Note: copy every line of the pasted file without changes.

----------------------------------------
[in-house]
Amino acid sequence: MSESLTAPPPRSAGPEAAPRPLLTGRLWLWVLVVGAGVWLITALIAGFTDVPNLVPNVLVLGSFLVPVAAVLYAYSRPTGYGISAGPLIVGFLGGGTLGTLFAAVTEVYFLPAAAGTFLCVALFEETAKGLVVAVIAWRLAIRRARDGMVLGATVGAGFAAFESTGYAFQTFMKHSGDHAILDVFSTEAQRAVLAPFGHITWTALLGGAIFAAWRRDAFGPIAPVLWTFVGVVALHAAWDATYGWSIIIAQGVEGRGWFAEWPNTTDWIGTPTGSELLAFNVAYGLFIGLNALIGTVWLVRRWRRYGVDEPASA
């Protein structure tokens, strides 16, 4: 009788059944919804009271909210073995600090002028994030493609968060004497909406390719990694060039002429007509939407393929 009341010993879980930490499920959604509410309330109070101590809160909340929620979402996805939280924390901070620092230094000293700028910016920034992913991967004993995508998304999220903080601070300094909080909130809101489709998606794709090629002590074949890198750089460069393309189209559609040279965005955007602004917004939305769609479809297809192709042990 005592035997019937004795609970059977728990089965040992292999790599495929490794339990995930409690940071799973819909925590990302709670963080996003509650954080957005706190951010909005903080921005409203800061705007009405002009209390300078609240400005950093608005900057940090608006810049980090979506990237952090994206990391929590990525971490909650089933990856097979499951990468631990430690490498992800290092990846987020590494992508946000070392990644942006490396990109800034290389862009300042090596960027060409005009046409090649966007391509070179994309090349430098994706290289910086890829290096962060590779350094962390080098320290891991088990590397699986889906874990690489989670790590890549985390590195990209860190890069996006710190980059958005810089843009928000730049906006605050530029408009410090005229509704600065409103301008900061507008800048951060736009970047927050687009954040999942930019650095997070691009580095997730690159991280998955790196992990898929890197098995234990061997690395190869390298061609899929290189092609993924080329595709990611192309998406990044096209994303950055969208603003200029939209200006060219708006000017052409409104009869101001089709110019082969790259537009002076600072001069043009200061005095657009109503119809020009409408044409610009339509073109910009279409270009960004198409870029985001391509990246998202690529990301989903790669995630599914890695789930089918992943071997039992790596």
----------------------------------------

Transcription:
[in-house]
Amino acid sequence: MSESLTAPPPRSAGPEAAPRPLLTGRLWLWVLVVGAGVWLITALIAGFTDVPNLVPNVLVLGSFLVPVAAVLYAYSRPTGYGISAGPLIVGFLGGGTLGTLFAAVTEVYFLPAAAGTFLCVALFEETAKGLVVAVIAWRLAIRRARDGMVLGATVGAGFAAFESTGYAFQTFMKHSGDHAILDVFSTEAQRAVLAPFGHITWTALLGGAIFAAWRRDAFGPIAPVLWTFVGVVALHAAWDATYGWSIIIAQGVEGRGWFAEWPNTTDWIGTPTGSELLAFNVAYGLFIGLNALIGTVWLVRRWRRYGVDEPASA
């Protein structure tokens, strides 16, 4: 009788059944919804009271909210073995600090002028994030493609968060004497909406390719990694060039002429007509939407393929 009341010993879980930490499920959604509410309330109070101590809160909340929620979402996805939280924390901070620092230094000293700028910016920034992913991967004993995508998304999220903080601070300094909080909130809101489709998606794709090629002590074949890198750089460069393309189209559609040279965005955007602004917004939305769609479809297809192709042990 005592035997019937004795609970059977728990089965040992292999790599495929490794339990995930409690940071799973819909925590990302709670963080996003509650954080957005706190951010909005903080921005409203800061705007009405002009209390300078609240400005950093608005900057940090608006810049980090979506990237952090994206990391929590990525971490909650089933990856097979499951990468631990430690490498992800290092990846987020590494992508946000070392990644942006490396990109800034290389862009300042090596960027060409005009046409090649966007391509070179994309090349430098994706290289910086890829290096962060590779350094962390080098320290891991088990590397699986889906874990690489989670790590890549985390590195990209860190890069996006710190980059958005810089843009928000730049906006605050530029408009410090005229509704600065409103301008900061507008800048951060736009970047927050687009954040999942930019650095997070691009580095997730690159991280998955790196992990898929890197098995234990061997690395190869390298061609899929290189092609993924080329595709990611192309998406990044096209994303950055969208603003200029939209200006060219708006000017052409409104009869101001089709110019082969790259537009002076600072001069043009200061005095657009109503119809020009409408044409610009339509073109910009279409270009960004198409870029985001391509990246998202690529990301989903790669995630599914890695789930089918992943071997039992790596």